Now I am fine-tuning my skills and I'm not learning anything very new. I know the general principles well now, and I can almost play on auto-pilot. I am now trying to identify small ways of further improving my play. I start to count cards, check the discard deck, check removed cards etc, making use of every bit of information that I have before making any important decision. This may sound boring and tedious, but it's satisfying to find ways to push further to improve.

Card abilities can only be used once. If I have used a card ability, I tilt it by 90 degrees to remind myself.

The Thoughts

Friday is a decent solo-game. I would say the whole game is about deck-building. It's not deck-building plus some other mechanisms. In A Few Acres of Snow, deck-building is a tool. It is an engine that drives the game, but my attention is on the board, and I feel I am immersed in the French and Indian War. In Friday I am often reminded that I'm just revamping and then fine-tuning a deck of cards. I am supposed to imagine myself ridding Robinson Crusoe of his bad habits and weaknesses, and training him up to kick pirate buttocks. The theme is there, but I think it's not much better than Dominion. If I were to rank the deck-building games (and games with a significant deck-building element) I have played, I'll probably rank them this way:

  1. A Few Acres of Snow - Among these games, I am only certain I like this more than the rest. Other than Resident Evil, the others in the middle are very close. I really don't have any strong preference of one over another. I'd be willing to play any of them. In A Few Acres of Snow, I find that the deck-building mechanism matches the setting very well.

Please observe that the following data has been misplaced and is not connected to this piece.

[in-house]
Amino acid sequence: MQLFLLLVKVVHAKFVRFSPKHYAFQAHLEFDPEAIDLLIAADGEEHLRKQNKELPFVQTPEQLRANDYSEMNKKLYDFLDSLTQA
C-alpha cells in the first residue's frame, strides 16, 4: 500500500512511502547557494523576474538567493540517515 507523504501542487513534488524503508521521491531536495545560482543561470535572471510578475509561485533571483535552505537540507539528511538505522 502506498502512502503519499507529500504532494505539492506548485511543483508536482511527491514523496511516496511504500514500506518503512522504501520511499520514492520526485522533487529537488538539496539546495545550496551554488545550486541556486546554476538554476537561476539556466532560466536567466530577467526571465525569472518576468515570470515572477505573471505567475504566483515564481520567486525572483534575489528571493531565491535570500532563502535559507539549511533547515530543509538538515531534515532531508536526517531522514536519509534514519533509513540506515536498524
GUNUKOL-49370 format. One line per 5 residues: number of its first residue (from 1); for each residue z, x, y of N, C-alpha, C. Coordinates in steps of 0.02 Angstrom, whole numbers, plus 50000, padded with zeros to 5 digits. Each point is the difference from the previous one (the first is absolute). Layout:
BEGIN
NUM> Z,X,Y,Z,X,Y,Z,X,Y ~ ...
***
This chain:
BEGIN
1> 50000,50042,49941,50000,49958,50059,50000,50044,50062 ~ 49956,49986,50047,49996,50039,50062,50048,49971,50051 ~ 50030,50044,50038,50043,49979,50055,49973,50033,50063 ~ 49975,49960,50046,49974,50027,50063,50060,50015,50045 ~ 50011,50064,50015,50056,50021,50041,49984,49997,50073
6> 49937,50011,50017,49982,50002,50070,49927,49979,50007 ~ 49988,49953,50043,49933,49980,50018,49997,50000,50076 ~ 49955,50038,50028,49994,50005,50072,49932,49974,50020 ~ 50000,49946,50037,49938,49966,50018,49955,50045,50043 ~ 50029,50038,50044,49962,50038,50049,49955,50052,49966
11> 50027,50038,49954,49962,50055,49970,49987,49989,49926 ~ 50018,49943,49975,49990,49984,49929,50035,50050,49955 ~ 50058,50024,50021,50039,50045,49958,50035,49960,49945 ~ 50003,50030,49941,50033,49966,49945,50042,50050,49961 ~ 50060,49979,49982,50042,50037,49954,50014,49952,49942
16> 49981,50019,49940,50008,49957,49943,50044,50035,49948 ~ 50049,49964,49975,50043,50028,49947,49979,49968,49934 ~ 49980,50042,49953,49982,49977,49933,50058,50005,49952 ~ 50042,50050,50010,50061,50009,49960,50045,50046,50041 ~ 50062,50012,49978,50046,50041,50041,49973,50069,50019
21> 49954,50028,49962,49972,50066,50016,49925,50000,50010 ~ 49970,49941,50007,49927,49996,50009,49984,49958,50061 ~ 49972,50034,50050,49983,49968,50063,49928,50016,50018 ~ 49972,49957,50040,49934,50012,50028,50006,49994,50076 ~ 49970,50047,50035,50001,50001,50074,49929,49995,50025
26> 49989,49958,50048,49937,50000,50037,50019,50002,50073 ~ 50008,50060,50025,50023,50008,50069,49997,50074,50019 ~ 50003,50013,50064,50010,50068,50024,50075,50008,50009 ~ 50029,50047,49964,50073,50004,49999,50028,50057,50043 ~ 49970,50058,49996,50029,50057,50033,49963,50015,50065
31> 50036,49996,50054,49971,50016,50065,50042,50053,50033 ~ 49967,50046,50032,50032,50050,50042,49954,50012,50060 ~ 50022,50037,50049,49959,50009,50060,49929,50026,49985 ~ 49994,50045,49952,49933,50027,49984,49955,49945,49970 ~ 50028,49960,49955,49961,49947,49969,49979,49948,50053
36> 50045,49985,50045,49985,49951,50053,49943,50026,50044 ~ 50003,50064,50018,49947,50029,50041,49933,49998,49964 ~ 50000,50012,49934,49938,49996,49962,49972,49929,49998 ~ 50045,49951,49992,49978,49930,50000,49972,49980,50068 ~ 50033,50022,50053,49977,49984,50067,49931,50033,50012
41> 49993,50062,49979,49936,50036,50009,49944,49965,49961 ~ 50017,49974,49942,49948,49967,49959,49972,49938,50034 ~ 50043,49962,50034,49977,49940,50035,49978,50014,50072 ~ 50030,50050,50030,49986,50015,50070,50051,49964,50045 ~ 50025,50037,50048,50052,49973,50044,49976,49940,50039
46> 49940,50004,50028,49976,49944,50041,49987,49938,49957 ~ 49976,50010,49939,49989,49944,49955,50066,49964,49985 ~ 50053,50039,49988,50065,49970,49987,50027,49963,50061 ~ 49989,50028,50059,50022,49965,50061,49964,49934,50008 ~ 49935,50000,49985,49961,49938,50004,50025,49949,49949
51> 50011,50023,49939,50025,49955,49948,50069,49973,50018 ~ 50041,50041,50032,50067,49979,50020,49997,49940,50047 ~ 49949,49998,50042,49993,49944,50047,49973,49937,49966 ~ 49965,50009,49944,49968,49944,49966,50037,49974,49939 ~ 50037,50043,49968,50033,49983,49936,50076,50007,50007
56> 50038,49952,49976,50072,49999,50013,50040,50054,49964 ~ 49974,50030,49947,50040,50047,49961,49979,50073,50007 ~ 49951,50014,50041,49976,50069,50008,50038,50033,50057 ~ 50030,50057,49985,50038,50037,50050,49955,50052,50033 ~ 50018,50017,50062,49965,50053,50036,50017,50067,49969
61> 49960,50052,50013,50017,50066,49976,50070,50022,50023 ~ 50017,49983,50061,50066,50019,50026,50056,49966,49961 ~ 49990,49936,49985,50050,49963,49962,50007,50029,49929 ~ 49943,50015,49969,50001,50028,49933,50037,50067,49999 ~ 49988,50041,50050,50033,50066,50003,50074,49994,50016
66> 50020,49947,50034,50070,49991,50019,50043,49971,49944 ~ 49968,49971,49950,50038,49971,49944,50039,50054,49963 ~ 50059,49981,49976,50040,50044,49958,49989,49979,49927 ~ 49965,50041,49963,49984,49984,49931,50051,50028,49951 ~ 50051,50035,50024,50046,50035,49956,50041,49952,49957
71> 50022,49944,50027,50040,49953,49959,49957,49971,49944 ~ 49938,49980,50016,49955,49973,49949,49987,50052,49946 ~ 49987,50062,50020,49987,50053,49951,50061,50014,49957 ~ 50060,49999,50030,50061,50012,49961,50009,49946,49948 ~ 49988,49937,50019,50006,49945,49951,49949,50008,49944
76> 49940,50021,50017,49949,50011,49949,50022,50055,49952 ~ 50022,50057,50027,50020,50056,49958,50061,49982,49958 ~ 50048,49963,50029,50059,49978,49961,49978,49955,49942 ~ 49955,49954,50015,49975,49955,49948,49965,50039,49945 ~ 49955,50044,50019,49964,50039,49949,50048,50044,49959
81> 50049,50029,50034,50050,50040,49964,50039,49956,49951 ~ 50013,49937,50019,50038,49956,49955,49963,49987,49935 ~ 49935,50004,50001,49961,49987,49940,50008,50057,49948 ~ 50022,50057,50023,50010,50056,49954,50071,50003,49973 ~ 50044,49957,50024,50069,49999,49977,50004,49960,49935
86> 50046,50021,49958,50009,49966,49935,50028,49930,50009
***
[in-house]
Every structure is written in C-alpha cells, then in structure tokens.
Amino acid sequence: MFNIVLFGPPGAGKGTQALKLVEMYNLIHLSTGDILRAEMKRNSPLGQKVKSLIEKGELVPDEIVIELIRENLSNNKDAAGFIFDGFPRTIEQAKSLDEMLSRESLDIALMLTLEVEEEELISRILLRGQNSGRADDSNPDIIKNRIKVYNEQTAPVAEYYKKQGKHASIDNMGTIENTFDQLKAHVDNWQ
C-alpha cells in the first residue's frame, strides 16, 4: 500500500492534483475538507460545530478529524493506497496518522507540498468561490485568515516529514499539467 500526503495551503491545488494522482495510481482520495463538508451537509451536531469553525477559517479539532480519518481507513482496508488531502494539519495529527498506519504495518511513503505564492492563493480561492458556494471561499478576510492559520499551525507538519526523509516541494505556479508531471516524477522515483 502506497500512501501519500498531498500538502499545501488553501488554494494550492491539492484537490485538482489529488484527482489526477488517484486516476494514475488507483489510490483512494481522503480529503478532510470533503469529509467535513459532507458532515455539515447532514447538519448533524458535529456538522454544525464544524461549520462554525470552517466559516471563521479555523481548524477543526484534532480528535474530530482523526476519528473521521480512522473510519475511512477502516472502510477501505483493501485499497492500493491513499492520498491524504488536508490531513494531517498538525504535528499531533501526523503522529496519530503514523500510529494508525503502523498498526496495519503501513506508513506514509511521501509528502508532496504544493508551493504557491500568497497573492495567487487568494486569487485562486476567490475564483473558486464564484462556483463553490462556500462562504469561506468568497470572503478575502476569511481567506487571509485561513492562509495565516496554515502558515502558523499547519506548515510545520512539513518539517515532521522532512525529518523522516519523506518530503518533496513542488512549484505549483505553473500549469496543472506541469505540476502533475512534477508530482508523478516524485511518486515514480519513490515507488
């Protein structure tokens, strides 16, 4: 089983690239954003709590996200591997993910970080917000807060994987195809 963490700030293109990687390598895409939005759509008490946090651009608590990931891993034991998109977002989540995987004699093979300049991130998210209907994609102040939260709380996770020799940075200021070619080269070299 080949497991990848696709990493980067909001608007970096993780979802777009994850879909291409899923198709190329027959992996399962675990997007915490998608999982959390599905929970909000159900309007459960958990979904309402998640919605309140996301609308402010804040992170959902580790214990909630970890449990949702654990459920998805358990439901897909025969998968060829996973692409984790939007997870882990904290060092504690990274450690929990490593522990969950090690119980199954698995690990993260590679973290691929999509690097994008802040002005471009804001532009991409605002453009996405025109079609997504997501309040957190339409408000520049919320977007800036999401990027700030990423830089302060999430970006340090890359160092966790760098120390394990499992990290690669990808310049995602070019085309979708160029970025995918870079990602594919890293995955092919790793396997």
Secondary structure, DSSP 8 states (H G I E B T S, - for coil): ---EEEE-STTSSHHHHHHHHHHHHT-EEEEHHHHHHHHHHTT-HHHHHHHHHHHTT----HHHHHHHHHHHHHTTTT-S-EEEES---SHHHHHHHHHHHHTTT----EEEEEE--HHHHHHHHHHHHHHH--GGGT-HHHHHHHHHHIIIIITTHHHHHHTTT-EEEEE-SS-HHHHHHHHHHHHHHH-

2. Mage Knight - This is also quite immersive. It's an adventure game, but it's not about playing with your heart or rolling lots of dice. You play with your brain, planning ahead a lot, calculating a lot, optimising a lot. You're a sword-wielding accountant putting together the supporting documents to slay the dragon of the unbalanced balance sheet! There is a rich world for you to explore and create your own story. It is satisfying to get your cards to work well together, killing monsters and such.
  3. Friday - One good thing is it is an honest solitaire game, as opposed to some deck-building games which may sometimes feel like multiplayer solitaire. Also it has meaningful decisions all the time, not just when buying cards. Sometimes deck-building games feel like they are all about shopping, and the action phase of actually using cards is mostly auto-pilot, having either no choices to be made, or the best choice being obvious.
  4. Dominion - I have not played face-to-face Dominion for a long while. I'm quite rusty now. I have seen the many clever tricks and interesting combinations of cards in Dominion. I need no convincing that it's a great design.
  5. Ascension - The iPhone version is so slick and enjoyable that it makes me suspect that the physical game won't be as good. Sometimes I wonder whether I'm being silly making such an inference, but my gut feel is Ascension is very well suited as an asynchronous mode game, and that is why I enjoy playing it so much. I own the iOS version, but I have no urge to buy the physical version.
  6. Nightfall - Doesn't give me a very strong deck-building game feeling. It feels more like a multiplayer fighting game where you also need to manipulate your opponents through negotiations and diplomacy. This aspect seems to be more important than how well you've built your deck. The chaining mechanism is different, but I don't have strong feelings about it.
  7. Resident Evil - Not that it's bad, just that it didn't feel very different from Dominion, so I lost interest quickly.

On the whole I quite like Friday. It's convenient when you don't have any opponent handy, and it's challenging enough to be interesting, even after I've passed the "I've-figured-it-out" stage. I've already played 16 games, and plan to continue to play at higher difficulty levels. Now that's value for money.

No comments: